GO WEST! (Indies)

Published in COWGIRL magazine July /August 2010 Issue

Caribbean cowgirls explore the beaches and jungles of Puerto Rico.

The secluded beach fronting the “W” Vieques begs to be explored.

We felt the bump of the runway when the plane touched down, then reverse thrusters roared and we surrendered to gravity and redirected motion. American Airline’s flight 606 arrived late and taxied into Puerto Rico’s Luis Muñoz Marin International Airport. I looked out the window; it was already black outside. For the umpteenth time I shifted m my seat Co avoid crushing my cowboy hat and planned my next move—grab my bag, grab a cab, get some sleep.

This Caribbean island of Puerto Rico, a U.S. Commonwealth, was the answer to a vacation wish list compiled by my friend Jessica and I; a safe locale for two cowgirls traveling alone, where we didn’t have to convert money or language, a variety of outdoor activities and great airline connections. At the apex of our list of all possible destinations: Puerto Rico.

Tucked deep inside the Sheraton Puerto Rico Hotel And Casino, via a meandering, peacefully landscaped hallway, the Zen Spa welcomes the weary to a haven of rejuvenation-1 had most of the day to kill waiting for Jessica to arrive from Colorado, so I went for a massage, then extended my treatment with a Coco Body Polish. After the “tropical virgin coconut oil and raw sugar cane” buff, I felt positively renewed. I left the cocooned refuge of Zen Spa and had lunch at Choices, Sheraton’s all-day restaurant. I dove into my shrimp with candied walnut salad, chasing it with fresh orange juice. It was late afternoon when I returned to a blinking message light in my room. Jessica had arrived! Would I meet her at the infinity pool for a swim and a cocktail? You bet!

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Pikayo, Chef Wilo Benet’s fine dining restaurant is upstairs at the Conrad Condado Plaza. Unlike many hotels that have changed hands during Puerto Rico’s turbulent search for focus over the decades, this oceanfront lady was always well cared for by her admirers and wears her age with un apologetic aplomb—all beehive hairdo, sheath dress, pearls and stilettos. Each night, her retro spirit is bad-led in blue and orange neon in the dazzling lobby.

After an hour-long primping session, we arrived, dressed to thrill. Easing out of our taxi, we paraded up the escalator, taking just long enough to create a stir. Dinner here is magnificent, but we opted for the hipster act and went for tapas. A few hours later, sated and still walking upright, we dallied at the hotel’s casino for a few games and then topped off our evening with some rooftop dancing at the Water & Beach Club Hotel.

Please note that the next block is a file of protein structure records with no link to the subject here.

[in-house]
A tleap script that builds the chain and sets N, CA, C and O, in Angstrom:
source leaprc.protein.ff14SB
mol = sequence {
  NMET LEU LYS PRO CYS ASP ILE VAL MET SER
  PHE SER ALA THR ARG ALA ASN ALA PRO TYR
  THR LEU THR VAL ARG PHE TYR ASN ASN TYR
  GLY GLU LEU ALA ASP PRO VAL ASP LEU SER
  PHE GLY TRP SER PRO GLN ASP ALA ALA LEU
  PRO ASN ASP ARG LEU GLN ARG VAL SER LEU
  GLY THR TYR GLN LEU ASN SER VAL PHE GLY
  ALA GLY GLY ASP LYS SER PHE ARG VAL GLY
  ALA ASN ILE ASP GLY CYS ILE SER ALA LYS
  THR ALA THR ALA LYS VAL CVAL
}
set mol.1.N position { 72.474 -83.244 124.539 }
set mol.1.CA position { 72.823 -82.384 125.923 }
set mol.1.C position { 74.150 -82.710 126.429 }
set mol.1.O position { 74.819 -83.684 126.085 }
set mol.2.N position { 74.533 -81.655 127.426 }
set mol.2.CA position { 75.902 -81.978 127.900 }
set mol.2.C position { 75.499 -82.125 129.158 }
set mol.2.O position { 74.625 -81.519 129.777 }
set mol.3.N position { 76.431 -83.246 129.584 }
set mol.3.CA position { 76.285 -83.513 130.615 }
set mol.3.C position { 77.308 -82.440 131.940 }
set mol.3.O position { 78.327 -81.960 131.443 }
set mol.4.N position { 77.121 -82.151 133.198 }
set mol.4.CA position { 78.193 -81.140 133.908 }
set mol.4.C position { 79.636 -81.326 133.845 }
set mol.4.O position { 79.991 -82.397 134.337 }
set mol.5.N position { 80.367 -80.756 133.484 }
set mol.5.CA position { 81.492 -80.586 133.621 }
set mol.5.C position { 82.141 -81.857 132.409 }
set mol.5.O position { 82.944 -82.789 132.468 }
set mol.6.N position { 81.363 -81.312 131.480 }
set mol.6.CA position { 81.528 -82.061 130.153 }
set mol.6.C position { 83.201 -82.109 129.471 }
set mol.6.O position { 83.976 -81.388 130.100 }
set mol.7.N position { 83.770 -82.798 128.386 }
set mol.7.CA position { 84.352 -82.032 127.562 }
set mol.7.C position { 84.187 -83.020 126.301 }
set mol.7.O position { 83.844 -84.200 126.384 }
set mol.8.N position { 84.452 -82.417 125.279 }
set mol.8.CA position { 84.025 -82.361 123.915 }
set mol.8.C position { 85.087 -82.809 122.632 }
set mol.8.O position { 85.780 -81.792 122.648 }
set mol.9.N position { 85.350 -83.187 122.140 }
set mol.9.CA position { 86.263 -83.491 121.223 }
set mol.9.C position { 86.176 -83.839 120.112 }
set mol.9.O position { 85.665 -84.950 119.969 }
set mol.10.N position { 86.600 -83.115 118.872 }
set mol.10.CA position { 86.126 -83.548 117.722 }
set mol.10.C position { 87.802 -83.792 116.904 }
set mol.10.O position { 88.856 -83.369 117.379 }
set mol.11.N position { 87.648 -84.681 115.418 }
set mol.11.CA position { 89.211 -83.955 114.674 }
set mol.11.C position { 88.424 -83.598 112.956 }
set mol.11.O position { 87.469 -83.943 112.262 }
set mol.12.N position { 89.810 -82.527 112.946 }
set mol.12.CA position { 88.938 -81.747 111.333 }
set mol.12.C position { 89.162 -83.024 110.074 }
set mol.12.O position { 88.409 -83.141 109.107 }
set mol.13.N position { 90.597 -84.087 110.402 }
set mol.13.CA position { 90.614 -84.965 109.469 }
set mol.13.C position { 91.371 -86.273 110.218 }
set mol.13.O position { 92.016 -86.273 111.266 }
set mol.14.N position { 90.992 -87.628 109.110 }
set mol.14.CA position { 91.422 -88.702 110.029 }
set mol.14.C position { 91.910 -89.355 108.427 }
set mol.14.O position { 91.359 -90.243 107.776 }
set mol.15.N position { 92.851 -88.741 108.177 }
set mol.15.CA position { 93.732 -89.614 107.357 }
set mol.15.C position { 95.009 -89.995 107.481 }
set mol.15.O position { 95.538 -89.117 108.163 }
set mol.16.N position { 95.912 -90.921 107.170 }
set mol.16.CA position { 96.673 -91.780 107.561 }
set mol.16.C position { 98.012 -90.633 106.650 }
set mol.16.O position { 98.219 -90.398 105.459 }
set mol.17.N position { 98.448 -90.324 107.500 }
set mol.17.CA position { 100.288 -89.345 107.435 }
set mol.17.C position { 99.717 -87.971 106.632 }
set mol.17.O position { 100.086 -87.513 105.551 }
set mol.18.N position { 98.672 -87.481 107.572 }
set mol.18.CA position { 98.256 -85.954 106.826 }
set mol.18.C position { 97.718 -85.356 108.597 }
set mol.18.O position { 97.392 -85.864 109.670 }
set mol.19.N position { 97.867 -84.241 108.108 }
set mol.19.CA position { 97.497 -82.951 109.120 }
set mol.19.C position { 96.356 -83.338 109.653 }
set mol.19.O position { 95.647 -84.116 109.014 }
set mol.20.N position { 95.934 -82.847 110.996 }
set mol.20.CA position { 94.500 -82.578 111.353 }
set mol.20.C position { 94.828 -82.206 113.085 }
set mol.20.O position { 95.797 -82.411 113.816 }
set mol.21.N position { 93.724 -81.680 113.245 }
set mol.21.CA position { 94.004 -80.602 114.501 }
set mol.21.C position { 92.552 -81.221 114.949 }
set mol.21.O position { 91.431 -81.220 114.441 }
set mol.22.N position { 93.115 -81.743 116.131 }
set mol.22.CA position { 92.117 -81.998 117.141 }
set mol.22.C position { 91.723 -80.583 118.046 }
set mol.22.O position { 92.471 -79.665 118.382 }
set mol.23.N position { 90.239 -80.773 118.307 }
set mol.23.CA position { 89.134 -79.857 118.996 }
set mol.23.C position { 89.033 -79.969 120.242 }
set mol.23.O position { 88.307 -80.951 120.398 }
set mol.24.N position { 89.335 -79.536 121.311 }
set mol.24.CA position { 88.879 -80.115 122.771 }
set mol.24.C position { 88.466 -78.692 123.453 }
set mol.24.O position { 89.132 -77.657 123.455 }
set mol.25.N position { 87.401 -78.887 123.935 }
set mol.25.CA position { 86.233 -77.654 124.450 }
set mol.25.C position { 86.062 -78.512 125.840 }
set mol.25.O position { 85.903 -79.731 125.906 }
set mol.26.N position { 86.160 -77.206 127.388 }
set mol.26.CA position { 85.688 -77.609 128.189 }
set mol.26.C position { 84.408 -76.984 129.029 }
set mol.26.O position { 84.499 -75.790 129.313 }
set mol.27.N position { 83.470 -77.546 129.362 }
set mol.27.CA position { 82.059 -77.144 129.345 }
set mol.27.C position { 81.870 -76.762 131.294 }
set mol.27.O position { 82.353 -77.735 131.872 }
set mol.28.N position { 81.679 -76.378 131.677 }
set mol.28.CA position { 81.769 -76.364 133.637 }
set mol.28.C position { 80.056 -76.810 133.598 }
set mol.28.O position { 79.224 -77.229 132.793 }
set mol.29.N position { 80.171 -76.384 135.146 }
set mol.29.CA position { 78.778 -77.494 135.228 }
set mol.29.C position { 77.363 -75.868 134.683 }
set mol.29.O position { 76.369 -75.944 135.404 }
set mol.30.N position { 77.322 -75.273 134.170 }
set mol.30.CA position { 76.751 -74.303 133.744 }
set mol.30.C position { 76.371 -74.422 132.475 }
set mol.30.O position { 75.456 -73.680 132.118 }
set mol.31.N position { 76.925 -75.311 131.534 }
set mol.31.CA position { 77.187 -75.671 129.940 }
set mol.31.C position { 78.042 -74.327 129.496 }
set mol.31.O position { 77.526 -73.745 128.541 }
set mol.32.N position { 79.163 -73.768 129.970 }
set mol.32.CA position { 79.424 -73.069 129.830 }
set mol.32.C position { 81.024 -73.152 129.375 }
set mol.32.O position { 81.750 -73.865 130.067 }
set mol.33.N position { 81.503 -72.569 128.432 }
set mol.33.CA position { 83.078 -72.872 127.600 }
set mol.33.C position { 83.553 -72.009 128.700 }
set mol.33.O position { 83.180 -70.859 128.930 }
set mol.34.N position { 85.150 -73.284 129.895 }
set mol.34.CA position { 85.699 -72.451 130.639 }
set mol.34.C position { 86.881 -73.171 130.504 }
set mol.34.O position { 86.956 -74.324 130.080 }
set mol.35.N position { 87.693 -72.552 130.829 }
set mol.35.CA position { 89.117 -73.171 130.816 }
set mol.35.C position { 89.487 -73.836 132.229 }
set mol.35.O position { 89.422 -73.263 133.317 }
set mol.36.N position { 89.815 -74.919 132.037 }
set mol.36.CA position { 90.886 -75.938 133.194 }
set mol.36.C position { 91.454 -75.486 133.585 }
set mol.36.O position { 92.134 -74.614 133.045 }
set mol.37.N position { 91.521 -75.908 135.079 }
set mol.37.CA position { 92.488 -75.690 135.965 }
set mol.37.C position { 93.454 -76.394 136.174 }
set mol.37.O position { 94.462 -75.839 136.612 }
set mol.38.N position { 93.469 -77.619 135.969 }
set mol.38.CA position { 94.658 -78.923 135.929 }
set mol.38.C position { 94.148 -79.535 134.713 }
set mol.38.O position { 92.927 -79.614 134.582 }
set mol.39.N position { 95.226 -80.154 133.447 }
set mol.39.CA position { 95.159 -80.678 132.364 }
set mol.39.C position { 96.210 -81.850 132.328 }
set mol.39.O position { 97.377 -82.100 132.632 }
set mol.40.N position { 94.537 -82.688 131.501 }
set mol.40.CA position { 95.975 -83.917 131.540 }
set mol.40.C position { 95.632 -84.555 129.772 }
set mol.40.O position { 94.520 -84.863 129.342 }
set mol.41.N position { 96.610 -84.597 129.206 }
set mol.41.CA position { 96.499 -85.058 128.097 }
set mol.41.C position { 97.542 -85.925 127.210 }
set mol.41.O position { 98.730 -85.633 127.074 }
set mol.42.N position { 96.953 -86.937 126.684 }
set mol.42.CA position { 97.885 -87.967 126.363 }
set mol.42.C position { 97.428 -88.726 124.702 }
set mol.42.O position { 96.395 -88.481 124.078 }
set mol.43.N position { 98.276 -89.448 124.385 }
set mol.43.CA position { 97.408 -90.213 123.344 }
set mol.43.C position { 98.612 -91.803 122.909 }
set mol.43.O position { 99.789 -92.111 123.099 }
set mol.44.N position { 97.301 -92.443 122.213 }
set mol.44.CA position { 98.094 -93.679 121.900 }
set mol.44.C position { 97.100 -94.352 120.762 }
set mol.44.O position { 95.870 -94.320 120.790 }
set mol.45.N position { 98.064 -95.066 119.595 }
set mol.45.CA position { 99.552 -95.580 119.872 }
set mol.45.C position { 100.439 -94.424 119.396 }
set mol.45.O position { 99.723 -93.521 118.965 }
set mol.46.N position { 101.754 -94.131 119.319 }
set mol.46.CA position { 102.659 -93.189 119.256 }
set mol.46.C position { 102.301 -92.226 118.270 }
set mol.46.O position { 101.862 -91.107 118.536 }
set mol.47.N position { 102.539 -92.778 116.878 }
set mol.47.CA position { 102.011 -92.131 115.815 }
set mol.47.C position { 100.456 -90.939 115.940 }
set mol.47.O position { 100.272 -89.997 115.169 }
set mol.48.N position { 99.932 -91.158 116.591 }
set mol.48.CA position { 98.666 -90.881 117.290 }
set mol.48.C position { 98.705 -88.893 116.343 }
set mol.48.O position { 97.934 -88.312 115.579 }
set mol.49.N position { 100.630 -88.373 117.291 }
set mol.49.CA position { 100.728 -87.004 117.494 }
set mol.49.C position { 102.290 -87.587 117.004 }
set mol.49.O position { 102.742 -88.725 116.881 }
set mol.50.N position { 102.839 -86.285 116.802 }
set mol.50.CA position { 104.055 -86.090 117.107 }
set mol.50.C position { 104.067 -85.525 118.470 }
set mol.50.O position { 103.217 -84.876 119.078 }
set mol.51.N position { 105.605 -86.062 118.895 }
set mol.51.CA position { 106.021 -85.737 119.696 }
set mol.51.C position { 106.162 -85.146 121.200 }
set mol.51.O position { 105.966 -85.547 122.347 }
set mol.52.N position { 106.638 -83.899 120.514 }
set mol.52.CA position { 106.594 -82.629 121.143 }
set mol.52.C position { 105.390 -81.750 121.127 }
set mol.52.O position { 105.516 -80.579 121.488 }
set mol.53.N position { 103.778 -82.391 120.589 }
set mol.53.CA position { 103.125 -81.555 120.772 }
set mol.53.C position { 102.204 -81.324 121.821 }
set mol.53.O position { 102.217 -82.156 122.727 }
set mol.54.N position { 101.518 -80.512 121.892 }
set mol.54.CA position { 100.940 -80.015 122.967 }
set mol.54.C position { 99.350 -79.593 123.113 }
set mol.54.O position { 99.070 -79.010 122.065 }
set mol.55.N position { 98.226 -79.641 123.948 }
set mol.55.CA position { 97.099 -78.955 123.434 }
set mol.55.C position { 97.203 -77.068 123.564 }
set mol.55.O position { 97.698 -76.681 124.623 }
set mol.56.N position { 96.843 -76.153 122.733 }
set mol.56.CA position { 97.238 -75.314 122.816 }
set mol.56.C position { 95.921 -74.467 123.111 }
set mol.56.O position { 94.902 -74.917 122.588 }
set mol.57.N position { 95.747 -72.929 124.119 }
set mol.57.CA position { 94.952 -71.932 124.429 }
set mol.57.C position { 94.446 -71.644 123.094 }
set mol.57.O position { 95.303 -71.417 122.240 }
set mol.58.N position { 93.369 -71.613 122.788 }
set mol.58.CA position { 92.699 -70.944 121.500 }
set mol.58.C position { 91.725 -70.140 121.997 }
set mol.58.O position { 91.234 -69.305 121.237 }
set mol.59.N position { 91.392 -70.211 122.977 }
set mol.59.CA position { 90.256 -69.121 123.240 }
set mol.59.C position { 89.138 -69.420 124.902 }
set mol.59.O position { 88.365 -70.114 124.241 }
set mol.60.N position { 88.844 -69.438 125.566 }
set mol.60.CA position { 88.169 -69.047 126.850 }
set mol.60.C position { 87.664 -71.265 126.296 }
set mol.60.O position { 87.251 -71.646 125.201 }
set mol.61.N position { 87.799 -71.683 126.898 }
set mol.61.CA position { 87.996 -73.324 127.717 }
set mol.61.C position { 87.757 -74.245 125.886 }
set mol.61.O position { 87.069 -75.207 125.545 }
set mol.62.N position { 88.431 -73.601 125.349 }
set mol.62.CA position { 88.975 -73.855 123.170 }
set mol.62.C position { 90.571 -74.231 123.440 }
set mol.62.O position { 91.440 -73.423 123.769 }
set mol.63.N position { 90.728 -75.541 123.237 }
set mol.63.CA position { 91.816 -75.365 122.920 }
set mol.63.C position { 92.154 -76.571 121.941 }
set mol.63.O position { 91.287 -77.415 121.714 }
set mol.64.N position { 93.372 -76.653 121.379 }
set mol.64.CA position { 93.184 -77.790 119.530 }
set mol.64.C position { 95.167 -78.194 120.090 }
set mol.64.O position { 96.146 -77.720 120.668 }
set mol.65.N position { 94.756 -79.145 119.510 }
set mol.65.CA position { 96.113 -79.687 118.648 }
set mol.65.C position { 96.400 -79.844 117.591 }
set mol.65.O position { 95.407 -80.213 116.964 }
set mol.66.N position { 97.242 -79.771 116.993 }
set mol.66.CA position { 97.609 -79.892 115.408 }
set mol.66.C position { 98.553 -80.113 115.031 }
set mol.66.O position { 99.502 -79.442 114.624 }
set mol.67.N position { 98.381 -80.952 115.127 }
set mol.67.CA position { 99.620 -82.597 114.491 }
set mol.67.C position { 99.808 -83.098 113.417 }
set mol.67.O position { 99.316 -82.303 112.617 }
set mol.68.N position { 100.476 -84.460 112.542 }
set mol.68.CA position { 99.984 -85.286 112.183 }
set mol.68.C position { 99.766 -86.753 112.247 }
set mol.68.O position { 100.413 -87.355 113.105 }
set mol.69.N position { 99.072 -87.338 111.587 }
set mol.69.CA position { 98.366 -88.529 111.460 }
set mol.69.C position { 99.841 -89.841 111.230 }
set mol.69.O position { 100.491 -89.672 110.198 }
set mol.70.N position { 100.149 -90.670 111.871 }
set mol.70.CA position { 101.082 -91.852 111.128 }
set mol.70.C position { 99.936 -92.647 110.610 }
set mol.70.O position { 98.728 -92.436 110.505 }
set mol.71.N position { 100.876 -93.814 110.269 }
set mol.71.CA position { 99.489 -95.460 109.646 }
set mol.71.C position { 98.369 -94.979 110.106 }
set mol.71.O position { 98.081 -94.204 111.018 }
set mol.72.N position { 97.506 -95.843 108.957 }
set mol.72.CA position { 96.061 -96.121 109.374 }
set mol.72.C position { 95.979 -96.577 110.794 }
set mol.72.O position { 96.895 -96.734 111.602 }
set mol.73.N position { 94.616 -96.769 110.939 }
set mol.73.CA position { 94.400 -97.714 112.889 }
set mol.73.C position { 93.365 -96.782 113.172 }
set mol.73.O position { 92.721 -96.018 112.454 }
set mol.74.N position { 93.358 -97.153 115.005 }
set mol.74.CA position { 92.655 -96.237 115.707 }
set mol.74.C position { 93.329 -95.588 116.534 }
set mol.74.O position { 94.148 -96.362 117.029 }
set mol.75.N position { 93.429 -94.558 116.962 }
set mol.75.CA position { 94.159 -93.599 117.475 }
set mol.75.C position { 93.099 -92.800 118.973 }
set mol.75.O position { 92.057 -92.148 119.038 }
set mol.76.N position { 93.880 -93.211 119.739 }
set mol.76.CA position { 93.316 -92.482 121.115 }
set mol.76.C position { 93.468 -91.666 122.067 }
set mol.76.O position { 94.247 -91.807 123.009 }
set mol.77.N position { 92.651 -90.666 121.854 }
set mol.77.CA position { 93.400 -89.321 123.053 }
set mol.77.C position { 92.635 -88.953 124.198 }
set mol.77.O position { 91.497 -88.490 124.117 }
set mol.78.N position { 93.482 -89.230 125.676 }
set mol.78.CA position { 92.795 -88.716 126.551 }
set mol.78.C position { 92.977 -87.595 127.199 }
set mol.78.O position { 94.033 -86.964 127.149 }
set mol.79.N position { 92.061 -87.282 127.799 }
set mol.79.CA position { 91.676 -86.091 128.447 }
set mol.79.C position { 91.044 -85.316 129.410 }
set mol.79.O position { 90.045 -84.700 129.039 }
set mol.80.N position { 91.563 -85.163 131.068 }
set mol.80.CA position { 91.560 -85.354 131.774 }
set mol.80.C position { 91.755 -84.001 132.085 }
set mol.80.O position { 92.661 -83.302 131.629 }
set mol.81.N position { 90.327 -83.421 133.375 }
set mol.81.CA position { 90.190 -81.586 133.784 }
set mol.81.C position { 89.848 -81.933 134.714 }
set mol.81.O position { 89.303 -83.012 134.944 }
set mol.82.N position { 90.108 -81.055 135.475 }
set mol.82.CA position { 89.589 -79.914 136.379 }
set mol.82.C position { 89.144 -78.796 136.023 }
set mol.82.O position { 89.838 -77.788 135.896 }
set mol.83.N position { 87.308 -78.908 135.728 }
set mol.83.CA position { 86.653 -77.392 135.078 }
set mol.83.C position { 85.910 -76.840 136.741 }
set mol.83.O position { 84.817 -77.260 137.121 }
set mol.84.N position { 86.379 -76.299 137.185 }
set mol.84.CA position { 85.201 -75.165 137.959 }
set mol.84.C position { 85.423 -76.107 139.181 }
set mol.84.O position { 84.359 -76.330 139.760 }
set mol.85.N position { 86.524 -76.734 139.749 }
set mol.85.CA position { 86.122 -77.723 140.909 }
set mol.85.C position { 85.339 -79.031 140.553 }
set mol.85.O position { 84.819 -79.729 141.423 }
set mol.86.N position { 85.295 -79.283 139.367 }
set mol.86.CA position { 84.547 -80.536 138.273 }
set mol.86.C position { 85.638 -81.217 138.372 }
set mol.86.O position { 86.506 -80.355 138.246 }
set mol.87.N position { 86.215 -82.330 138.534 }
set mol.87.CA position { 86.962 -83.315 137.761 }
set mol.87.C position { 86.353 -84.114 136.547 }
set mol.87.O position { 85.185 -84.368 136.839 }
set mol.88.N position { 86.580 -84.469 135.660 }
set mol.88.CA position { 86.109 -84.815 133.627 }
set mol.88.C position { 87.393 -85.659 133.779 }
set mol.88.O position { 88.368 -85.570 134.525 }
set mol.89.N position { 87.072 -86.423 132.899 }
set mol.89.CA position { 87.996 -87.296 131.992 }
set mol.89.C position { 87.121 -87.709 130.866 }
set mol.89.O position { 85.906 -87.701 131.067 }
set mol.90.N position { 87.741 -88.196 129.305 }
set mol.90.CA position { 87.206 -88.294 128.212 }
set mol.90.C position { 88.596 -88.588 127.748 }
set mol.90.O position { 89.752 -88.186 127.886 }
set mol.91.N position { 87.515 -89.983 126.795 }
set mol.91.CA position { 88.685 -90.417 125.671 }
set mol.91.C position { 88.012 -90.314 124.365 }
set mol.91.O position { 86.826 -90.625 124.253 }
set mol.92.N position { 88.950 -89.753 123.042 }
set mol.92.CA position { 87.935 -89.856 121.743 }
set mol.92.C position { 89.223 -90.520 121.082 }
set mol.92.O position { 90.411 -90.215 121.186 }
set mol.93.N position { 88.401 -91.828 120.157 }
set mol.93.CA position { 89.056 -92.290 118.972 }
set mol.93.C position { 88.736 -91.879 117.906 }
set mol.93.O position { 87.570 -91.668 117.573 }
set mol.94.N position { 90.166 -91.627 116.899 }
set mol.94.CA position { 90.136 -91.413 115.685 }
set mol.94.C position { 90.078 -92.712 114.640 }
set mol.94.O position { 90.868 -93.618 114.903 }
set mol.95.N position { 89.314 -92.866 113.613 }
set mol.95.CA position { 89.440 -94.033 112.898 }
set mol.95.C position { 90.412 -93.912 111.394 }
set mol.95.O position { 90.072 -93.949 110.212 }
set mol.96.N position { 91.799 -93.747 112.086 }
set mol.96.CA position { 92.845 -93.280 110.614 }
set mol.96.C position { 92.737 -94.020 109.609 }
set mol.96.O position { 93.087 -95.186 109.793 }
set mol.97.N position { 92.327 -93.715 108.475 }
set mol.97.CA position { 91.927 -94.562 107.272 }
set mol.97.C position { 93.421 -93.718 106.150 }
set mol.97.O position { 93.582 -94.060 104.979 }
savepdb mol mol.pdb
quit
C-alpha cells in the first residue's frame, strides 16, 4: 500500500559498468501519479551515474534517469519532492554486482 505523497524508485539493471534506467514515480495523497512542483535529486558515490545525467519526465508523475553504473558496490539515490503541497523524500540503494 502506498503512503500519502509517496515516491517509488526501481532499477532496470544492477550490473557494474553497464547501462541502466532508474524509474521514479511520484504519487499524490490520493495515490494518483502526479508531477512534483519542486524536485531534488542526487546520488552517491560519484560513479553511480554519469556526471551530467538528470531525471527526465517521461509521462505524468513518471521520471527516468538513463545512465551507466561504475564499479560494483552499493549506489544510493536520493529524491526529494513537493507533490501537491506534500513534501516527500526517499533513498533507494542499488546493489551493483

We arrived early the next morning in front of the Ritz-Carton at Pine Grove for surf lessons at William”Chino”Ah Quan’s WOW Surf School. Chino, a veteran of pro-surfing circuits in California and Hawaii, also escorts “surfaris” to secret spots and, for experienced surfers, to the famous Rincon. a briefing on shore, we headed out into gentle two foot waves (think Waikiki). Most of our class fell repeatedly in the beginning, but the shore break was on soft sand and we were back on our boards quickly, ready to take off again. Chino got us paddling and pushed us off in front of our wave. Jessica, a snowboarder ,stood right up on her board. I caught one too. We were the stars of the class—The Surfing Cowgirls!

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Next, we arranged a private tour of Old San Juan, a wonder of cobbled streets, ironwork and colonial buildings.The old city was completely enclosed by the Spanish to repel attacks by the French, English and Dutch and the wall wraps to Fort San Felipe del Moro and back. It was hot, humid, and definitely more than a one-bottle-of waterwalk. But our guide brought the buildings and streets to life through a vivid retelling of history. The city’s colorful balconies overlook an eclectic shopping district of Latin-Caribbean style cigar shops, boutique hotels, restaurants and jewelry stores.

Either Chef Robert Trevino’s Budatai , or Koco, in the elegant El San Juan Hotel, is a superb choice for island dining . But I wanted to see the hotel so it was Koco. “El’s” driveway was graced with the melodious song of the indigenous one-inch Coqui ( “ko-kee”) frog that inhabits the tropical plantings. At restaurateur Emilio Figueroa’s Koco, we started with a Scallop and Edamame Spring Roll, continued with Tempura Koco Shrimp and a Chicken Taco with White Bean Butter. The Banana Très Leches cake slid down easily with a tall shot of the Puerto Rican Rum and coconut cream- a sweet finish to the day.